"Shut up! The teacher is coming!" A boy calls from the back. Ashley Morrison, a boy whom every girl at the school fawned over, and he knew it. He smirked from the back, sitting atop his table, and quickly slid into his seat smugly as the rest of the class followed his lead.
The teacher came in, a stout woman who rather teetered than walked, as if her fat body could fall at any moment. Mrs. Abbot was her name, she was our roll call teacher. She told us all to "sit still and be quiet, and listen for your name." As always.
I tried to focus on what was going on, but just found my mind kept going back to David. "No, Florence. This is a new semester, and maybe if you shut up and listen you can make up for what happened last year..."
I thought back to what had happened on Mrs Abbot's roll call last year, and decided it was best to leave that behind. I was a good girl, doing as I was told, and said my name as it was called. All the while, a saddened feeling kept nibbling at my heart. All I could think about was David.
It was the same all day. English; reading, reading, reading, oh didn't David like to read? Yes. He did. Maths; well, I could only think of David here, when the only other thing to occupy me was trigonometry. Every other subject brought me back to the blackstar-shaped whole in my heart.
Then, the last period of the day, was history - the USA-Russian space race.
I tried to keep it in. I tried to stop the dark, lonely, horrible feeling from consuming me. When they talked about space, I tried not to think of Starman. When they talked about astronauts, I tried not to think of Major Tom. But when they played the BBC broadcast - I just couldn't. There was a sadness, an emptiness, that couldn't be defeated.
When the broadcast came on the projector screen, and Space Oddity started to play (as it did on the broadcast), I couldn't handle it any more.
"I will regret this..." I thought to myself, as I tried to hold in the tears.
"I will regret this..." I murmured to myself, as I stood up from my desk.
"I will regret this..." I spoke to myself as I grabbed my bag, wiped the tears now streaming from my face, and ran down the school hallways. I just had to get out.
I didn't bother to look behind me at the window into the classroom as I ran away. I knew there would be serious repercussions for my little escape, but I didn't care.
How could the day be going on so normally now that he has gone? Ever since hearing this morning's news, normality in my life was forsaken. Nothing would be the same again.
Little did I know, this prediction would come to pass in more ways than I had originally thought...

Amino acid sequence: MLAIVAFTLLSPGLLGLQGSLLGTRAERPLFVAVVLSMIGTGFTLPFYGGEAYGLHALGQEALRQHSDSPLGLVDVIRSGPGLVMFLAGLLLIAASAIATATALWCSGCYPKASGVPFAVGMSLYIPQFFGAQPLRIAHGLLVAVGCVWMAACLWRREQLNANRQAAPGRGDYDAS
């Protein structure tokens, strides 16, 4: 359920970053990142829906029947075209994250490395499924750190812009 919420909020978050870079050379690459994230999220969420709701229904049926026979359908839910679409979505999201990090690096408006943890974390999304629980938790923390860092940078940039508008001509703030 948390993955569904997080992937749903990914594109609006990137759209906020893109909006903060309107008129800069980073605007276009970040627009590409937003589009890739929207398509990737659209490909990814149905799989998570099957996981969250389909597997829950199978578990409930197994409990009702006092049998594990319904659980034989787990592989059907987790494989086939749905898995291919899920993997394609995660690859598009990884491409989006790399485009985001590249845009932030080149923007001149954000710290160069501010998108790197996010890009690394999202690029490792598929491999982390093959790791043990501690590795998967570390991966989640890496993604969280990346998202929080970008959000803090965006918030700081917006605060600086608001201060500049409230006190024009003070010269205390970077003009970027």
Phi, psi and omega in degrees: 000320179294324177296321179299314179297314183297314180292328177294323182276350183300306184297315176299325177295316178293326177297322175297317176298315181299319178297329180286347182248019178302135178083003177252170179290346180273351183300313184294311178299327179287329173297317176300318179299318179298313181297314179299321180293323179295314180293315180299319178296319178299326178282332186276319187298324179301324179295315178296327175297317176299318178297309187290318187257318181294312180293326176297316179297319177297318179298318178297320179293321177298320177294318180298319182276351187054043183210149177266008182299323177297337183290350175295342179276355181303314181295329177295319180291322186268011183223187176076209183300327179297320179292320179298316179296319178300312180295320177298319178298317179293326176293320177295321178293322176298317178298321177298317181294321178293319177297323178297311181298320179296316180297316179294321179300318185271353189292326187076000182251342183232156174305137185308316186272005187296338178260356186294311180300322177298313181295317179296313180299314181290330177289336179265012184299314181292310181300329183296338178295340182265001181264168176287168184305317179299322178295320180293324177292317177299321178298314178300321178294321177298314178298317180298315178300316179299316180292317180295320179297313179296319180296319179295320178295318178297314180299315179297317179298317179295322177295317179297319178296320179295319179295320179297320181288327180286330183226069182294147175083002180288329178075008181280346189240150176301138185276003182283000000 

I left the school. It actually was a lot easier than I had thought - not that I was thinking that much. I just went outside the main building, over the grass front, and out the gate. It was wide open, and nobody saw me.
All I wanted to do was escape, anywhere. I just let my feet guide me where I needed to go. All this whilst trying not to listen to my heart pumping in my chest, and a tingling feeling developing throughout my body - "Wow, I am unfit," I thought.
I rounded corner after corner of the London streets. Modern traffic - so busy yet so still, mingled amongst modern workers - so uncaring yet so judgemental.
"Haven't you seen a hysterical, crying teenager running through the streets before?" I wanted to shout.
Everything was especially grey now. The streets, buildings, cars. Even the sky - though this was rather normal for England, it seemed to be worse today. It was oppressive, and hung on my shoulders like a weight, constantly reminding me of the loss.
By this point, I could have been running for minutes or hours, I just didn't know. How far was I from school? From my house? But I drew my mind away again.
Suddenly, a large park appeared to my left, with trees on either side that hid it away from the rest of the city. In the centre was a large grassy oval, with a white wooden bandstand in the middle, obviously unused for many years.
I stopped in the park, with my hands on my knees, heaving and wheezing. The green surrounded me - a beautiful contrast to the outside greys. It was as if it was another world, another place.
After a few minutes, the heavy breathing hadn't slowed down. And I was tingling even more than before, all over my body. Bending over, full of grief and exhaustion, I started to feel lightheaded. Rather lightheaded, indeed.
Little stars danced over my eyes, and spots too. The world started to spin.
I fell to the floor, unconscious.
I didn't know how long it had been when my eyes fluttered open.
Above me stood a man.
He was in his early twenties, and had a face with the most god-given bone structure. Curly sandy-gold coloured locks dangled around his head, cascading onto his shoulders.